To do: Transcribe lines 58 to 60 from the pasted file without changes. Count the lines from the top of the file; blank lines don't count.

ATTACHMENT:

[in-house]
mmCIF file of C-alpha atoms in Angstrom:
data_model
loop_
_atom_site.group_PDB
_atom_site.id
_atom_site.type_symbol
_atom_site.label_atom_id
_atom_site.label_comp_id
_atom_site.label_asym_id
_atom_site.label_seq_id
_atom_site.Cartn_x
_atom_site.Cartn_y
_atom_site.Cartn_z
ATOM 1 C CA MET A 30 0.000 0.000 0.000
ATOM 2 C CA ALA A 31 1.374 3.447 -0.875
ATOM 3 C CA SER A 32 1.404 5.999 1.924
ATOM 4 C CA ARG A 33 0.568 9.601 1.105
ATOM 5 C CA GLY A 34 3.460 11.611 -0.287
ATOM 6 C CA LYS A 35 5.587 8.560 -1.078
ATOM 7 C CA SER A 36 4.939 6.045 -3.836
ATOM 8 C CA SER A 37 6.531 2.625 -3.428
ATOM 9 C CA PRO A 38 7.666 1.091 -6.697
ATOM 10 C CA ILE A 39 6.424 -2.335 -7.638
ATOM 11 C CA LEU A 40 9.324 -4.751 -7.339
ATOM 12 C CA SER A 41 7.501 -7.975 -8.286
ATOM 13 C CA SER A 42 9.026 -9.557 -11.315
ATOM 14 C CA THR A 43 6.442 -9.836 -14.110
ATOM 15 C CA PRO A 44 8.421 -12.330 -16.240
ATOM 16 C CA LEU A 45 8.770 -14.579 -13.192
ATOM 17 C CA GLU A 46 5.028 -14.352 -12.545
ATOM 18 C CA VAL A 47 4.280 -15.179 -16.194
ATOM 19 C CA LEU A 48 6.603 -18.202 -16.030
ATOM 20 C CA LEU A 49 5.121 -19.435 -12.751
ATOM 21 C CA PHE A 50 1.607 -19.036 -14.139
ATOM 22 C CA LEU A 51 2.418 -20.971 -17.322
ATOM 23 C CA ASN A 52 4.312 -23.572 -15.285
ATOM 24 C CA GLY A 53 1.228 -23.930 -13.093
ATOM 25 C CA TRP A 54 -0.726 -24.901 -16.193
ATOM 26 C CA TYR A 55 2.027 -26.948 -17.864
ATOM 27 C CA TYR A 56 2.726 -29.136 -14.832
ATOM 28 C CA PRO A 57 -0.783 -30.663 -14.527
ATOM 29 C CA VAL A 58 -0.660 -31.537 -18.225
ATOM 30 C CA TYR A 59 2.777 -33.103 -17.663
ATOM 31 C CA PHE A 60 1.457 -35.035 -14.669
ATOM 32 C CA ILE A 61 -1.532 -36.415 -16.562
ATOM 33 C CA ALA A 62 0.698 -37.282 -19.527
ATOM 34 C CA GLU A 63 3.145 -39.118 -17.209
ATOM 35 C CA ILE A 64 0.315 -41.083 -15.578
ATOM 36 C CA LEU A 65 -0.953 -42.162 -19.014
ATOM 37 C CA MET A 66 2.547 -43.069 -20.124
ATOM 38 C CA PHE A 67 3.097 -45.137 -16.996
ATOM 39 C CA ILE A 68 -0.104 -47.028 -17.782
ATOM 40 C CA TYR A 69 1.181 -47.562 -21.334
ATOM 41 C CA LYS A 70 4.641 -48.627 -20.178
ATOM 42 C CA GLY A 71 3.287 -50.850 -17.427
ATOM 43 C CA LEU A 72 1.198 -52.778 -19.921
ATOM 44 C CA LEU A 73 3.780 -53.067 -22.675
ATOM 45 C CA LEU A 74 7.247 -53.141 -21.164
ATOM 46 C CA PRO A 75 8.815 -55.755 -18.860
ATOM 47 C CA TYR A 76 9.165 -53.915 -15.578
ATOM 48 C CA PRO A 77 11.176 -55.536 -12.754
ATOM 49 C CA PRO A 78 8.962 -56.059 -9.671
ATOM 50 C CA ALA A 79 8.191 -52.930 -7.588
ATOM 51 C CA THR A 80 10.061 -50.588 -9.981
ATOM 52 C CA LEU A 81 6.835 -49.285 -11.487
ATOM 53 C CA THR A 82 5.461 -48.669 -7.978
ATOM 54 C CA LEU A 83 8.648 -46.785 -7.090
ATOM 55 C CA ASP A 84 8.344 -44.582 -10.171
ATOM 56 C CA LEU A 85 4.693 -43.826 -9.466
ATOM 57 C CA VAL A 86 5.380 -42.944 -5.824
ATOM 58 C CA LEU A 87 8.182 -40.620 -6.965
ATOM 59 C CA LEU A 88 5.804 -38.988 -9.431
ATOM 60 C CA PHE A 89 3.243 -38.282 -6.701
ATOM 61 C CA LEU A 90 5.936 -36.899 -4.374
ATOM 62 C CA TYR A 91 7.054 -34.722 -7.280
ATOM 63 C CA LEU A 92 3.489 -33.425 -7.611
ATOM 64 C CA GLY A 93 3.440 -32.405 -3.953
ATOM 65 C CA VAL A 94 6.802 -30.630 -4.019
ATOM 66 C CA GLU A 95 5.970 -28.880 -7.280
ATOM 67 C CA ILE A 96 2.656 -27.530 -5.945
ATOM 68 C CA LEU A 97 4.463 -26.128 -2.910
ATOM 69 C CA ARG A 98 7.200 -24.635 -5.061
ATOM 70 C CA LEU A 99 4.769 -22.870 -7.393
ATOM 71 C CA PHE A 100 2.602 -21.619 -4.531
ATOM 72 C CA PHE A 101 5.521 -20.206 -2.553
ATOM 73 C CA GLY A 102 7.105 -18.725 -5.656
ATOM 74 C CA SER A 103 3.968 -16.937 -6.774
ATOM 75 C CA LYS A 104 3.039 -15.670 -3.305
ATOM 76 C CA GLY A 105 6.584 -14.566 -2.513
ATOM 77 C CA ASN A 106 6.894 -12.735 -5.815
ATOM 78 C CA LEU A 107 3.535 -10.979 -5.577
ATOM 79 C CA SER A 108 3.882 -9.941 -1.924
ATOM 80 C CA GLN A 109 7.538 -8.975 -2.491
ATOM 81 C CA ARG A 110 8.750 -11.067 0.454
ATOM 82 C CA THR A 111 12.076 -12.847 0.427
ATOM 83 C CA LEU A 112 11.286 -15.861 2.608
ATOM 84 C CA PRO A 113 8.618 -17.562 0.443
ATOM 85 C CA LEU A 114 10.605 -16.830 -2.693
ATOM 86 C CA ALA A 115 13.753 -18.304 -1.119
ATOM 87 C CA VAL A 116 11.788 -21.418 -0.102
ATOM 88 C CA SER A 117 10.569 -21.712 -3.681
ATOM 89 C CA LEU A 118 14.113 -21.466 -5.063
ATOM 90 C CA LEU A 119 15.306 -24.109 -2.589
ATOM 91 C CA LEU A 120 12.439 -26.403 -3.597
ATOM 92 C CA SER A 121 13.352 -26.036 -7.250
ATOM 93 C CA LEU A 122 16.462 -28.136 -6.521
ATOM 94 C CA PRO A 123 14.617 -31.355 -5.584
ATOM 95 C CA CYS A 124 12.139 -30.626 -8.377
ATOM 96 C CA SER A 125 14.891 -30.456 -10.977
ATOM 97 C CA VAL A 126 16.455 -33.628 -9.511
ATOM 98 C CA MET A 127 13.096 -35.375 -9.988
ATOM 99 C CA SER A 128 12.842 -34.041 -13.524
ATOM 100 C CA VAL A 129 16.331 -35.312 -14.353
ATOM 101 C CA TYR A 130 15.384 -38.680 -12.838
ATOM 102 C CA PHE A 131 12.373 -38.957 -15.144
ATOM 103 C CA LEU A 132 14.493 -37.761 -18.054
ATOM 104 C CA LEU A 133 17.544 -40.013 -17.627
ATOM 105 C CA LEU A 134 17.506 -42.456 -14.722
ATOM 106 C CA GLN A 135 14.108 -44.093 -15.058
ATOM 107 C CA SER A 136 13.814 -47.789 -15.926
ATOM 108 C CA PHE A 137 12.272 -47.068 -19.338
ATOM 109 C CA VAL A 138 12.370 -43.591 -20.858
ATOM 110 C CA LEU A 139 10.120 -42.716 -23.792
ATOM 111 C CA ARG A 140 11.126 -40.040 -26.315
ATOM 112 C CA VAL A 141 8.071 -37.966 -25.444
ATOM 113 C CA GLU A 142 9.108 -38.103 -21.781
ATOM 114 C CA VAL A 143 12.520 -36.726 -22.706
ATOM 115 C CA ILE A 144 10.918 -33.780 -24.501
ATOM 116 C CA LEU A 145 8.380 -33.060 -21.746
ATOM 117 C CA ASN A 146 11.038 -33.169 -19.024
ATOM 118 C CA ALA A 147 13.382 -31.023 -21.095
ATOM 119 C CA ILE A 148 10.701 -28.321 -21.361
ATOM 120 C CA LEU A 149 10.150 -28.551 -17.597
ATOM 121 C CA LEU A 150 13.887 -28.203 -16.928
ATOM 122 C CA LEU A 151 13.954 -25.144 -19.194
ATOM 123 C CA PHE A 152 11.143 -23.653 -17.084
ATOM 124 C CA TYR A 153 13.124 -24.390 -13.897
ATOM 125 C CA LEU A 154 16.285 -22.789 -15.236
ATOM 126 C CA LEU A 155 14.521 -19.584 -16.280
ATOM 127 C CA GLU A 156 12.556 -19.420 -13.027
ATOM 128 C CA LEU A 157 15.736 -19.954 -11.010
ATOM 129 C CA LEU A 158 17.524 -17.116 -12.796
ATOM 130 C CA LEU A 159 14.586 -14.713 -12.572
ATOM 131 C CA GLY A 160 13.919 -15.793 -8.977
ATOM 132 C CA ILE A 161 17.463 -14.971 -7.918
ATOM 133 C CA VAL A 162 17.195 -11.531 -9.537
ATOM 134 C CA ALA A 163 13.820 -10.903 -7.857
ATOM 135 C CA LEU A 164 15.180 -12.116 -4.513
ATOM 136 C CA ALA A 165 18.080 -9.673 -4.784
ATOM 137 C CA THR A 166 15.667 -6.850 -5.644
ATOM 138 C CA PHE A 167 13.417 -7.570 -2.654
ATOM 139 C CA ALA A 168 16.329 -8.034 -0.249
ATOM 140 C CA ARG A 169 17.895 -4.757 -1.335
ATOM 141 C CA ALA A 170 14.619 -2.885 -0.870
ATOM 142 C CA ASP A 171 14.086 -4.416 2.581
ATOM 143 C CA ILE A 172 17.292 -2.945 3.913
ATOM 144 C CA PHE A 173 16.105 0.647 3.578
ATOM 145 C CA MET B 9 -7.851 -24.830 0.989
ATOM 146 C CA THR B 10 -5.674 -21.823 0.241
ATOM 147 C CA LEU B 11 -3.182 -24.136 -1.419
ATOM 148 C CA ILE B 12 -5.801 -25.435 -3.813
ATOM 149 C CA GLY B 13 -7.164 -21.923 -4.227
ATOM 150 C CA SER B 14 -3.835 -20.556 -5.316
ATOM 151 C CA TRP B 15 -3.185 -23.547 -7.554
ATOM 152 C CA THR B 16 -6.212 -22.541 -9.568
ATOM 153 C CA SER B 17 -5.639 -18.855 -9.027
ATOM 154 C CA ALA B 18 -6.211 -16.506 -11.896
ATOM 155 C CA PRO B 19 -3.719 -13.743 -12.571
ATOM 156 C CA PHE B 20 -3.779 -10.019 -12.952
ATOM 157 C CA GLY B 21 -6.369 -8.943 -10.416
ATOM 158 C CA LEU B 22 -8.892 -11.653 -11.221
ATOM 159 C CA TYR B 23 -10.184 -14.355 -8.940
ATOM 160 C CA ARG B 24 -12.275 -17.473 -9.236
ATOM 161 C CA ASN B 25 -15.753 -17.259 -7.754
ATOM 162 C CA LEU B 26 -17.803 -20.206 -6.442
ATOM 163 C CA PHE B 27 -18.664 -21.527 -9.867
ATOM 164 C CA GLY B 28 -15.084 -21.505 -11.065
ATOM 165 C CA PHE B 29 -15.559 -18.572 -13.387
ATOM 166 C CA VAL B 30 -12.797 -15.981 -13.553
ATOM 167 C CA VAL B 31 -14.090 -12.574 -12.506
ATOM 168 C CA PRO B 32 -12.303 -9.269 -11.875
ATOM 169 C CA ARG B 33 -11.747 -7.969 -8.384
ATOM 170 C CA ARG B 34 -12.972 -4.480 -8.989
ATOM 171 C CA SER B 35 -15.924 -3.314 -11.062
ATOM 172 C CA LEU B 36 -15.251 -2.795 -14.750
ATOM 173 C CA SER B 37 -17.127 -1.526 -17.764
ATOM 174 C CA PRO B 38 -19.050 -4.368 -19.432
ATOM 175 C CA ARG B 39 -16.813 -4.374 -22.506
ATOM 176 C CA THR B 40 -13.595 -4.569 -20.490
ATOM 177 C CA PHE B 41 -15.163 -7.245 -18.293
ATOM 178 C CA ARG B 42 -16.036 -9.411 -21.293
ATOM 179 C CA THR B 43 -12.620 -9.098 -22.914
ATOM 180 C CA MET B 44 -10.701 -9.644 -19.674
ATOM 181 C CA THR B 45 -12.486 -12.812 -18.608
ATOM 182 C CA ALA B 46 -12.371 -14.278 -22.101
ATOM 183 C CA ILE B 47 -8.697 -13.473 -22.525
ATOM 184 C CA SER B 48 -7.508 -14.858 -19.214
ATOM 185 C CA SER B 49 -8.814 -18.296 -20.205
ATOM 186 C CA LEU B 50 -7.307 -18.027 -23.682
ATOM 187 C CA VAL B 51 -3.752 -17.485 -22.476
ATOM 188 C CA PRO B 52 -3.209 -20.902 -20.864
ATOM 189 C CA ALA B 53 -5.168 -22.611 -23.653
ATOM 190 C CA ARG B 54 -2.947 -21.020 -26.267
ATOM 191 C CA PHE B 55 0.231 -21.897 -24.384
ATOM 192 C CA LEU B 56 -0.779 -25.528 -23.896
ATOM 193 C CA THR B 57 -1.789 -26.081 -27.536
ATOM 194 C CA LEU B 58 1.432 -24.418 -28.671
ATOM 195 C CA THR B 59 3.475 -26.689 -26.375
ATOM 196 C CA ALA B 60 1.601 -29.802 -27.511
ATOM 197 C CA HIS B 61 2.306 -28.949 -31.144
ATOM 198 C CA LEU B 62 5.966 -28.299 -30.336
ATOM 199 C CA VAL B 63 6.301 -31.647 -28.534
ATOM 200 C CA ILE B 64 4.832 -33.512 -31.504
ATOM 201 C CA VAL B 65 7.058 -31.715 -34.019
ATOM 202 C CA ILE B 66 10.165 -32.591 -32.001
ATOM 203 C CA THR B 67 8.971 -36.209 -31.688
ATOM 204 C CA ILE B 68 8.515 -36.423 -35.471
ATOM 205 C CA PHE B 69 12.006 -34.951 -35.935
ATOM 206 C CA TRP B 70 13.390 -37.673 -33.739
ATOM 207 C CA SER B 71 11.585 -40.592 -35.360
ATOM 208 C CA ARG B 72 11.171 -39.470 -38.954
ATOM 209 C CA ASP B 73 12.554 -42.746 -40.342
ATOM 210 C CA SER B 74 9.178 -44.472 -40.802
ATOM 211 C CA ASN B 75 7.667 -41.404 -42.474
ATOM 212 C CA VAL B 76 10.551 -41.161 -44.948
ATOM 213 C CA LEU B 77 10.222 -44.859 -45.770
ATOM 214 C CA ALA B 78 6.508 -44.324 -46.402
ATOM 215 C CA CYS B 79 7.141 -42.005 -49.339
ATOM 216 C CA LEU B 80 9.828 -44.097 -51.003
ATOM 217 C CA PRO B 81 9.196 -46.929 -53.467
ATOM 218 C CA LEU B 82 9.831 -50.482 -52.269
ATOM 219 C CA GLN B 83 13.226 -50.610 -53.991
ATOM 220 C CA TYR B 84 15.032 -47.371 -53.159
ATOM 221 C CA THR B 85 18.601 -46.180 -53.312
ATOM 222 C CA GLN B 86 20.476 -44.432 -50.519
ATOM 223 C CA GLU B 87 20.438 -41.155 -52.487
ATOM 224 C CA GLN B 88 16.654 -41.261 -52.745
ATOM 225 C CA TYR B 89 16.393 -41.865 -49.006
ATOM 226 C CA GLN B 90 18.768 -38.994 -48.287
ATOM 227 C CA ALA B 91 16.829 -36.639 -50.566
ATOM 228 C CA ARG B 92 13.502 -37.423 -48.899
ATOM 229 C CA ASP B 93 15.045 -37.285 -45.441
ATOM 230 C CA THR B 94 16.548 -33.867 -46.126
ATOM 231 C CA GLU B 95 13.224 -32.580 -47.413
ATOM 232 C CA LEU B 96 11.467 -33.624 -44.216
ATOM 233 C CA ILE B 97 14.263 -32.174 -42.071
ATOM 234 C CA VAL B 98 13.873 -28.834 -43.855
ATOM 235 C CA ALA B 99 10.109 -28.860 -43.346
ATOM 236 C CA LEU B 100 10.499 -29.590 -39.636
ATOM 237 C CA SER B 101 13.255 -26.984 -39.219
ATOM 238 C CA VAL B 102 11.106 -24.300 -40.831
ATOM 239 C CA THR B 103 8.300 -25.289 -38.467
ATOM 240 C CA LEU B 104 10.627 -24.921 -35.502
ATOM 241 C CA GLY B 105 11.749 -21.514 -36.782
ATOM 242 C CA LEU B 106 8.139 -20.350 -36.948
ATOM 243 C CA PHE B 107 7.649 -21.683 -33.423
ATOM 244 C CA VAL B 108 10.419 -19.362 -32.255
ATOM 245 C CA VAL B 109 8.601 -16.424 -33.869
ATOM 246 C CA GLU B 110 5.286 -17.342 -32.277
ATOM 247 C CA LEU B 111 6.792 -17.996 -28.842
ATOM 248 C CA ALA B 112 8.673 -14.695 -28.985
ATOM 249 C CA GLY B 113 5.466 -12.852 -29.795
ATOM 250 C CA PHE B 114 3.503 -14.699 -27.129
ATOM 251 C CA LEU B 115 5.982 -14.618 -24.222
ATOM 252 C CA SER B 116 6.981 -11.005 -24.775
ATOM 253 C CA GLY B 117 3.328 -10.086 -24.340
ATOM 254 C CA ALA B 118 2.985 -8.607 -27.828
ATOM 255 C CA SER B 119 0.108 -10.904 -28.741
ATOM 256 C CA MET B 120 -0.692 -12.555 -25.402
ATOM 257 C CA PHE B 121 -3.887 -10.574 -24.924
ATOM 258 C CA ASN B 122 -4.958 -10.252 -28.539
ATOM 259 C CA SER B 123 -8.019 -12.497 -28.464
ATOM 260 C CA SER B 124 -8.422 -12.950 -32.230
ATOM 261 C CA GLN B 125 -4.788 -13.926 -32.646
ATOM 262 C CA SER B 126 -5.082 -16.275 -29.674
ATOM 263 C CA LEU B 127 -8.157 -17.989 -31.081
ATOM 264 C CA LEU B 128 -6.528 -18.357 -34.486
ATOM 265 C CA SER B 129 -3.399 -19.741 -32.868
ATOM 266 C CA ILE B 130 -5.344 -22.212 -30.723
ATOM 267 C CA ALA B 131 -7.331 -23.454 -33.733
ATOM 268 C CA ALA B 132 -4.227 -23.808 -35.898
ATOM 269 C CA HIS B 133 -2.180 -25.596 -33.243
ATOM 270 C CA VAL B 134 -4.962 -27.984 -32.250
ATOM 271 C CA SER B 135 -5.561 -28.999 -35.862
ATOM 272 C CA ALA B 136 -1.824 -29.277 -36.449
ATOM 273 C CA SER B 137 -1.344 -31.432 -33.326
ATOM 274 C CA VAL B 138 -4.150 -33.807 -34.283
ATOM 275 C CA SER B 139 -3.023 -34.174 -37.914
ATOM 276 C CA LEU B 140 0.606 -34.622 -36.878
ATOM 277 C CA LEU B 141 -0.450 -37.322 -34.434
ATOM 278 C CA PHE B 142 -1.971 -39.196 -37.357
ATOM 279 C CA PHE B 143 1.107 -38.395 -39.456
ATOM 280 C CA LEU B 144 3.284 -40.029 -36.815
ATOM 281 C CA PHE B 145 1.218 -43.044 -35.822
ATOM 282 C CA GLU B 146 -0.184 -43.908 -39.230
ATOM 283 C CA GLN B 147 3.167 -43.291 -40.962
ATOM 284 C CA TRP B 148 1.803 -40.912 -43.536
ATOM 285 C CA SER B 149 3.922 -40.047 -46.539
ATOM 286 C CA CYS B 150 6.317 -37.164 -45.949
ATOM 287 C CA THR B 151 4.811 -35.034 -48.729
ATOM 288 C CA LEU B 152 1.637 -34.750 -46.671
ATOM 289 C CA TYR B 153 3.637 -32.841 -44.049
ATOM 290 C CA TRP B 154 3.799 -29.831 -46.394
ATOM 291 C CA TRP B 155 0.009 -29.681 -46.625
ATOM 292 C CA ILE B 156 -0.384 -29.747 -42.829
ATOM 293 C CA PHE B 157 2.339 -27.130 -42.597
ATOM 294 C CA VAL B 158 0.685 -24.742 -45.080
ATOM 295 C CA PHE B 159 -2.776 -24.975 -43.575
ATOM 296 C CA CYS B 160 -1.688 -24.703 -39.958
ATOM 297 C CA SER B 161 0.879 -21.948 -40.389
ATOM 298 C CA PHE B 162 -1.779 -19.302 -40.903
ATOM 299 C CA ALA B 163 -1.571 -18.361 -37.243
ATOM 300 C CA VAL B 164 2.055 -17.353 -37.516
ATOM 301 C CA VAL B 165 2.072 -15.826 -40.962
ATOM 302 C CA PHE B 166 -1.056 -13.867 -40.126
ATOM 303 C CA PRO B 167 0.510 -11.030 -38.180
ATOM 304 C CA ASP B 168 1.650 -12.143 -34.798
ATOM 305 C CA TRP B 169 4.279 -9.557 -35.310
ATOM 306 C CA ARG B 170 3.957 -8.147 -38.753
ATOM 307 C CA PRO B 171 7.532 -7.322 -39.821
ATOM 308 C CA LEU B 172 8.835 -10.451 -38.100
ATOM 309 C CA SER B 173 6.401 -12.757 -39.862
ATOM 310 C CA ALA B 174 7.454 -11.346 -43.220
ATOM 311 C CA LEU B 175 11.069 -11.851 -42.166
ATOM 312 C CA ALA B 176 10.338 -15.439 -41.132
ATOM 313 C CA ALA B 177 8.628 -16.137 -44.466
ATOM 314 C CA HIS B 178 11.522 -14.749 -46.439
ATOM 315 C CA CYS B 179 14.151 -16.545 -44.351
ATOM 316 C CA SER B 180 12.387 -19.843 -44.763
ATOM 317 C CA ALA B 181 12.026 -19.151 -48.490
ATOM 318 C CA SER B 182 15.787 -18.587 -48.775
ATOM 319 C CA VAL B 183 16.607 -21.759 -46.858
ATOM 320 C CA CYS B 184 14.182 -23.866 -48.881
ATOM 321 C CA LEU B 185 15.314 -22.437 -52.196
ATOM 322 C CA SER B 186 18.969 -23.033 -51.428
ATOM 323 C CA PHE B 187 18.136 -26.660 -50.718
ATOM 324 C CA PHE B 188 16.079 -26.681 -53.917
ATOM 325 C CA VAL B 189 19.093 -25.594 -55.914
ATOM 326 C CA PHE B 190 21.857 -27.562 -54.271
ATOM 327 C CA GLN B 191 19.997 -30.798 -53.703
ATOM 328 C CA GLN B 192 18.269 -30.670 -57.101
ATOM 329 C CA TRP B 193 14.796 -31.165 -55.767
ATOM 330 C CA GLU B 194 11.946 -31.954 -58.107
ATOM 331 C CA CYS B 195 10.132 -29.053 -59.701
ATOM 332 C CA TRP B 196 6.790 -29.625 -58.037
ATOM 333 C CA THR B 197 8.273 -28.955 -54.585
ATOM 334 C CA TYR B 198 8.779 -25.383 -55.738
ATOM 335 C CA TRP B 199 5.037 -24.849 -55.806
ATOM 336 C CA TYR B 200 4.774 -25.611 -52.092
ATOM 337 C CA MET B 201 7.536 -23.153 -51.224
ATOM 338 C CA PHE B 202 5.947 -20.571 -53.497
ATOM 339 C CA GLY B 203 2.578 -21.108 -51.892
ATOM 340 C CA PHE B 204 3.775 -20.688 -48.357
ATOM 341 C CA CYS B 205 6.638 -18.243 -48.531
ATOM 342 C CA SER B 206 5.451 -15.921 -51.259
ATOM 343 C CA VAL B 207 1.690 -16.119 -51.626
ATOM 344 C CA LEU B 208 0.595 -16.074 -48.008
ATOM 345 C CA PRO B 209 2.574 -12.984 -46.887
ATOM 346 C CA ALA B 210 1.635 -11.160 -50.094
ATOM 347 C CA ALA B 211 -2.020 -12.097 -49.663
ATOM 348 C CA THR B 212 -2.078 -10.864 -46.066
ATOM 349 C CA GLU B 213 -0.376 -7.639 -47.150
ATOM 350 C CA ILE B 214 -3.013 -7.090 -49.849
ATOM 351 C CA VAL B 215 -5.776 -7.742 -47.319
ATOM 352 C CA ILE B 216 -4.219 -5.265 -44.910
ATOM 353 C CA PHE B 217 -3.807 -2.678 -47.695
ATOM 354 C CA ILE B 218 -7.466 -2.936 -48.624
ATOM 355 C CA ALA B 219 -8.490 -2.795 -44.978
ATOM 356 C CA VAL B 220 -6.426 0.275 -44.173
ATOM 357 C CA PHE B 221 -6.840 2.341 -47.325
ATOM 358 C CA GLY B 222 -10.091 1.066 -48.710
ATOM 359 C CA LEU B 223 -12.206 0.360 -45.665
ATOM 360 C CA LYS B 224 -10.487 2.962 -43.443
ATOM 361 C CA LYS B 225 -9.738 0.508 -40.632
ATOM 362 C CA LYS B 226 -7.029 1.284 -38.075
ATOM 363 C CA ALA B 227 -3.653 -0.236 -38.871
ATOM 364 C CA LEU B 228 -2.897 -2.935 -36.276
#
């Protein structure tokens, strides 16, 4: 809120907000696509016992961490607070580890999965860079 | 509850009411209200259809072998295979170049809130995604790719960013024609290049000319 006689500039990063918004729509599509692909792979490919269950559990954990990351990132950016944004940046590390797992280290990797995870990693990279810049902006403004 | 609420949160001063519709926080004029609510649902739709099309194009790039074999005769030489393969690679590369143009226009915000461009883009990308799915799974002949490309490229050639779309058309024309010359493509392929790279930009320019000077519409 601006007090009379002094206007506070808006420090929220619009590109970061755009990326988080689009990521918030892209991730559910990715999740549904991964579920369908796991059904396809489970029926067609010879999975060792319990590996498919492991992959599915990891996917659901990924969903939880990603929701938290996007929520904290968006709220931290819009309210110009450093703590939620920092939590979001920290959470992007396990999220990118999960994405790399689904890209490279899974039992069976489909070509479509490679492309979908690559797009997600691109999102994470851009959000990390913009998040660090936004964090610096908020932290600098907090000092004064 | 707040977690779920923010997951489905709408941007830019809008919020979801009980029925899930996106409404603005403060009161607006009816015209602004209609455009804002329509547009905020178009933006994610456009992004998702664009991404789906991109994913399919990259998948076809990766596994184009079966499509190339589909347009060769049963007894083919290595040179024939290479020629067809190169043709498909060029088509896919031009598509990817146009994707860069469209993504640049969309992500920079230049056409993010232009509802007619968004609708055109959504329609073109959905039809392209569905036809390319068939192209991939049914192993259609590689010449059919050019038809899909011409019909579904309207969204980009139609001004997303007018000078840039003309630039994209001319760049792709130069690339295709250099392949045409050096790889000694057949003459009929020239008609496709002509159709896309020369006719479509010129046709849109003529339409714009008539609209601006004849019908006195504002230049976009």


ATOM 44 C CA LEU A 73 3.780 -53.067 -22.675
ATOM 45 C CA LEU A 74 7.247 -53.141 -21.164
ATOM 46 C CA PRO A 75 8.815 -55.755 -18.860